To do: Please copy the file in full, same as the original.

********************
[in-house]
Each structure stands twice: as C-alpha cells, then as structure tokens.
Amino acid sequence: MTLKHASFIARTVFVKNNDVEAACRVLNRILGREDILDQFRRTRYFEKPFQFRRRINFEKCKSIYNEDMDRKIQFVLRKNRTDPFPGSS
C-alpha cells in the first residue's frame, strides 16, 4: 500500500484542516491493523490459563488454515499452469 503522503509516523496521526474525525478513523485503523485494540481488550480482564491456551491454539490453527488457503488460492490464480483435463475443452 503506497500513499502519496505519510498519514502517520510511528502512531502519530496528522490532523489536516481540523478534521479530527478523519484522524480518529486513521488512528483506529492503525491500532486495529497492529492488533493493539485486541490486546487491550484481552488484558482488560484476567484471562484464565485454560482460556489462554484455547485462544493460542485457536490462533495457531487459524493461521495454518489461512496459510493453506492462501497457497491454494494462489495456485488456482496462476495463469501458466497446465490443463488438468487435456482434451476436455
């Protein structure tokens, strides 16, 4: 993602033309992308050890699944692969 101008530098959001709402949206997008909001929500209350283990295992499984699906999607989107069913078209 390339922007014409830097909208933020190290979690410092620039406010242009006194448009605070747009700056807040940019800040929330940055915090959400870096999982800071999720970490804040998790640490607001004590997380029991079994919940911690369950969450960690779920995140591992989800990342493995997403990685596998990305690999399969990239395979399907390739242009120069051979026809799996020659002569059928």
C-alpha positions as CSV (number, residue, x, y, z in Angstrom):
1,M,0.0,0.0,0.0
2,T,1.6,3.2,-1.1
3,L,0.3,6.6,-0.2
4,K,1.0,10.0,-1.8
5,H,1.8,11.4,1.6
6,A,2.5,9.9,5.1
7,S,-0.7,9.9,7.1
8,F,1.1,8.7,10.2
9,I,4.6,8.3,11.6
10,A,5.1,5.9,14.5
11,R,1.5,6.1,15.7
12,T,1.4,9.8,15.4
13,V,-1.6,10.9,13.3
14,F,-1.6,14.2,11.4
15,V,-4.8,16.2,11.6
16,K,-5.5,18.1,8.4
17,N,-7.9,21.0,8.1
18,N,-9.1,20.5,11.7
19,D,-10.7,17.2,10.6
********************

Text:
[in-house]
Each structure stands twice: as C-alpha cells, then as structure tokens.
Amino acid sequence: MTLKHASFIARTVFVKNNDVEAACRVLNRILGREDILDQFRRTRYFEKPFQFRRRINFEKCKSIYNEDMDRKIQFVLRKNRTDPFPGSS
C-alpha cells in the first residue's frame, strides 16, 4: 500500500484542516491493523490459563488454515499452469 503522503509516523496521526474525525478513523485503523485494540481488550480482564491456551491454539490453527488457503488460492490464480483435463475443452 503506497500513499502519496505519510498519514502517520510511528502512531502519530496528522490532523489536516481540523478534521479530527478523519484522524480518529486513521488512528483506529492503525491500532486495529497492529492488533493493539485486541490486546487491550484481552488484558482488560484476567484471562484464565485454560482460556489462554484455547485462544493460542485457536490462533495457531487459524493461521495454518489461512496459510493453506492462501497457497491454494494462489495456485488456482496462476495463469501458466497446465490443463488438468487435456482434451476436455
């Protein structure tokens, strides 16, 4: 993602033309992308050890699944692969 101008530098959001709402949206997008909001929500209350283990295992499984699906999607989107069913078209 390339922007014409830097909208933020190290979690410092620039406010242009006194448009605070747009700056807040940019800040929330940055915090959400870096999982800071999720970490804040998790640490607001004590997380029991079994919940911690369950969450960690779920995140591992989800990342493995997403990685596998990305690999399969990239395979399907390739242009120069051979026809799996020659002569059928």
C-alpha positions as CSV (number, residue, x, y, z in Angstrom):
1,M,0.0,0.0,0.0
2,T,1.6,3.2,-1.1
3,L,0.3,6.6,-0.2
4,K,1.0,10.0,-1.8
5,H,1.8,11.4,1.6
6,A,2.5,9.9,5.1
7,S,-0.7,9.9,7.1
8,F,1.1,8.7,10.2
9,I,4.6,8.3,11.6
10,A,5.1,5.9,14.5
11,R,1.5,6.1,15.7
12,T,1.4,9.8,15.4
13,V,-1.6,10.9,13.3
14,F,-1.6,14.2,11.4
15,V,-4.8,16.2,11.6
16,K,-5.5,18.1,8.4
17,N,-7.9,21.0,8.1
18,N,-9.1,20.5,11.7
19,D,-10.7,17.2,10.6